Limited partners stay in the hunt; distressed debt/special-situations funds materialize 

Perhaps remembering bitter lessons from past downturns, institutional investors seem determined not to pull back on their private equity programs.

An early April survey of just over 100 limited partners by placement agent Eaton Partners found nearly two thirds (64 percent) making no changes to their “private market allocations” in the face of Covid-19. Another 15 percent said they are increasing their allocations, while 21 percent said they are cutting their allocations.

Earlier economic downturns in 2001 and 2008-2009 saw many institutional investors cut their pace of commitments, only to miss out on some of the best-performing vintage years. But in fairness, fund supply also fell–a function of sponsors consummating fewer deals. Investors can’t commit to funds that simply aren’t in the market.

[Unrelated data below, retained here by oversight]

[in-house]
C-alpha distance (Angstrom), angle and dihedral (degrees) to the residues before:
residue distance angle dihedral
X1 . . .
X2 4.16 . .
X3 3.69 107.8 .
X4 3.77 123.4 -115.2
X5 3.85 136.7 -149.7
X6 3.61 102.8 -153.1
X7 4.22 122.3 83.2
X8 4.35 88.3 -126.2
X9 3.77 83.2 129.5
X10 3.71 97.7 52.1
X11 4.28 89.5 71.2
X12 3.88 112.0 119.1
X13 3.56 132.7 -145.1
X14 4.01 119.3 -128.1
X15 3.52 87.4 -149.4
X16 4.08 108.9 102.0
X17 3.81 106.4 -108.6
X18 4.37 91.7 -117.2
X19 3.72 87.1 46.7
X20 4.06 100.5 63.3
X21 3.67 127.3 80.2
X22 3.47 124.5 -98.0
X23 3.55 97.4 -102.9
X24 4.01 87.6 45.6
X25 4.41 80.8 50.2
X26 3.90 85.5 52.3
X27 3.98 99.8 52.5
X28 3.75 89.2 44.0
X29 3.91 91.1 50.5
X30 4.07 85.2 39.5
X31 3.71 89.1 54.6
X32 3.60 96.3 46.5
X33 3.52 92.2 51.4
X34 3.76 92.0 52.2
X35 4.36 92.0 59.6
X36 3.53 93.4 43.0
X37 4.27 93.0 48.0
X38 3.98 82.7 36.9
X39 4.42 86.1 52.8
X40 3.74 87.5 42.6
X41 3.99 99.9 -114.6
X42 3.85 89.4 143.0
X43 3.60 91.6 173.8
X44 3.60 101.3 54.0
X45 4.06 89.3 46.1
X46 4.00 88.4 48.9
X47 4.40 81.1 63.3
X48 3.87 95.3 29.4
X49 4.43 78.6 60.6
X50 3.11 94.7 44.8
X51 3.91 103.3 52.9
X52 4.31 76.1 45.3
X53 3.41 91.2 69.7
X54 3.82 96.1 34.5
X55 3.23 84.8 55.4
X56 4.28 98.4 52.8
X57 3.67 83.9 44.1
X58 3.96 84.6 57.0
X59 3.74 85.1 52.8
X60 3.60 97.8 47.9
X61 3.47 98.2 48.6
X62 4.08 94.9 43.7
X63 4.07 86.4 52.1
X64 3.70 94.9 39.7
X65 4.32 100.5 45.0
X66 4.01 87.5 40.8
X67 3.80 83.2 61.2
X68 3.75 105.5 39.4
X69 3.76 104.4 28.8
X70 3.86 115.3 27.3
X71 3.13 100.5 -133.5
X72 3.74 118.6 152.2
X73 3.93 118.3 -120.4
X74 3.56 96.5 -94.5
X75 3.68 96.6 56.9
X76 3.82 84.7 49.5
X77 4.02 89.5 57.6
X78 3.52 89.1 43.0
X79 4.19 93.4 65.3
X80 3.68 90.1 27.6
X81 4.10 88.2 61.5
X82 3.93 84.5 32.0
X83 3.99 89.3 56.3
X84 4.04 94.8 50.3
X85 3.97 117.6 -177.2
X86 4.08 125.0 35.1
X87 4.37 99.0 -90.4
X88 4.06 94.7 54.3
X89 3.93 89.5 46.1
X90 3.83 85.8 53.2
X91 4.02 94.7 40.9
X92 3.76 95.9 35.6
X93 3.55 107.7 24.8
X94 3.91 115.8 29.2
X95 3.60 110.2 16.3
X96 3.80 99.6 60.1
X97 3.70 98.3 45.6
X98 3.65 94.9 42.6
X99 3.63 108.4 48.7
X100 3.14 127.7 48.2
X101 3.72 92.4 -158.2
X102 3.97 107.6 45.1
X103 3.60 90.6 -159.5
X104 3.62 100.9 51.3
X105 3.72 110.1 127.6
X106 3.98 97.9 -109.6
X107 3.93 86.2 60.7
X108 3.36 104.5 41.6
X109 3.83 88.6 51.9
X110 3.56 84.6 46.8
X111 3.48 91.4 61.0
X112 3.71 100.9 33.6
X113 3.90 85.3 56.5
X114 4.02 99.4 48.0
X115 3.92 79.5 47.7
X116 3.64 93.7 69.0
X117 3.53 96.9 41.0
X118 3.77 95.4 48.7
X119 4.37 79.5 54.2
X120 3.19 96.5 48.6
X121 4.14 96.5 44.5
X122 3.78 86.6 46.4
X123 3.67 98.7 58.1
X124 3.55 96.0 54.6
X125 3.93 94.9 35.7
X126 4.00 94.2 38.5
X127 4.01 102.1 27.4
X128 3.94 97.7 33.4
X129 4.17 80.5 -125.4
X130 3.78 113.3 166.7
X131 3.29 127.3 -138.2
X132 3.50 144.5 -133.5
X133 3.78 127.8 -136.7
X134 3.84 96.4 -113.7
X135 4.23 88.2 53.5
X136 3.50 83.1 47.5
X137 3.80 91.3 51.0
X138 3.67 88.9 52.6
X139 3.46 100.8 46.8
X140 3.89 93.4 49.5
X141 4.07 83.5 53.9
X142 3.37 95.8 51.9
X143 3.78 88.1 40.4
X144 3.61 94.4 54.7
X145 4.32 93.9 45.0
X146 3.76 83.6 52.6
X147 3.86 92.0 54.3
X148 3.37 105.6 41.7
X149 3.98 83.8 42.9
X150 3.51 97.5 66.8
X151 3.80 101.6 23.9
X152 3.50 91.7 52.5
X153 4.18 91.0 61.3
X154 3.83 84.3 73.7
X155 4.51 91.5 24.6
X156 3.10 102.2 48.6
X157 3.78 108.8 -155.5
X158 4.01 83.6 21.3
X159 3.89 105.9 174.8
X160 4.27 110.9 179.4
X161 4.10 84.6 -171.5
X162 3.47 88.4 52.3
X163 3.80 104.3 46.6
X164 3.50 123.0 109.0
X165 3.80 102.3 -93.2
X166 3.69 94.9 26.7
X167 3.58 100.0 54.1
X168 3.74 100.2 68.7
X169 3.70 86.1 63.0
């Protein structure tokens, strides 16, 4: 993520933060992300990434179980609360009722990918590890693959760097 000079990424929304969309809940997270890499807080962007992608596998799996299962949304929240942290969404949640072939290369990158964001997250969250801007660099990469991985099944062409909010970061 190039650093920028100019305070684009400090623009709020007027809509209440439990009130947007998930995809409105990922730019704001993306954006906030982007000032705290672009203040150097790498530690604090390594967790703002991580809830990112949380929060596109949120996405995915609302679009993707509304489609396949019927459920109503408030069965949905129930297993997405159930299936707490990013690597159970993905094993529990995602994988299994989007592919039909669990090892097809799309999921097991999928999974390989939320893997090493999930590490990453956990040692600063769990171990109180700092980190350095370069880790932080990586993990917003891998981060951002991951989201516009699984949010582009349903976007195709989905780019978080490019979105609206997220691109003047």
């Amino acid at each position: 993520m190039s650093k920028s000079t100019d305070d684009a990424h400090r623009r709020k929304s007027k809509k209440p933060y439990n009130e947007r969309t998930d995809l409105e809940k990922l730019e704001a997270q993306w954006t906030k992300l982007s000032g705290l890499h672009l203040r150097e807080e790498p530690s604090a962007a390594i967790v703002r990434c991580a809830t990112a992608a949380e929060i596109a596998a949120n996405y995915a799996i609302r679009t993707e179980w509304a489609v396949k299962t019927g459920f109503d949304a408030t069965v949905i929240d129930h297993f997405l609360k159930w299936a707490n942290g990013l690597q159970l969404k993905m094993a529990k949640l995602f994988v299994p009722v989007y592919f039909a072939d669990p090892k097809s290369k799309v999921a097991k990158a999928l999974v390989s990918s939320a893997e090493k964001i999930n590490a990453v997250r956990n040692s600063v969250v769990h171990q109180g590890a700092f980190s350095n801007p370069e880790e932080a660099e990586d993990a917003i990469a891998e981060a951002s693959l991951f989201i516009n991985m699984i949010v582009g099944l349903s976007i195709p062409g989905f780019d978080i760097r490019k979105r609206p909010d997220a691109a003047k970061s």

Deal-making has slowed this time around as well. Top priority for sponsors has shifted to girding their portfolio companies for rocky times. Many sellers, meantime, will wait out the crisis rather than sell in a fire sale.

In a webinar last Wednesday, John Ferguson, co-chair of both the private investment fund and real estate fund practices at law firm Goodwin Procter LLP, said that clients in mid-fund-raise continue to close on capital, particularly follow-on rounds. In the prior two weeks the firm helped “quite a number of” venture capital, private equity and real estate funds close on more than $1 billion. He did observe a shift in LP appetite–toward blind pools and away from funds that have one or more “seed assets” acquired in frothier times.

Ferguson also said he sees firms putting together separate accounts to pursue distressed debt investments–a sign of the times. Although he didn’t say he had seen a pick-up in co-mingled distressed-debt funds, Private Equity Career News has observed what may be the beginning of an uptick. In today’s fundraising roundup we report on Bain Capital’s collection of $485.1 million for a distressed and special situations fund, while KKR & Co. has both domestic and European special-situations funds in the market.

Job-seekers would be well served to follow the money.

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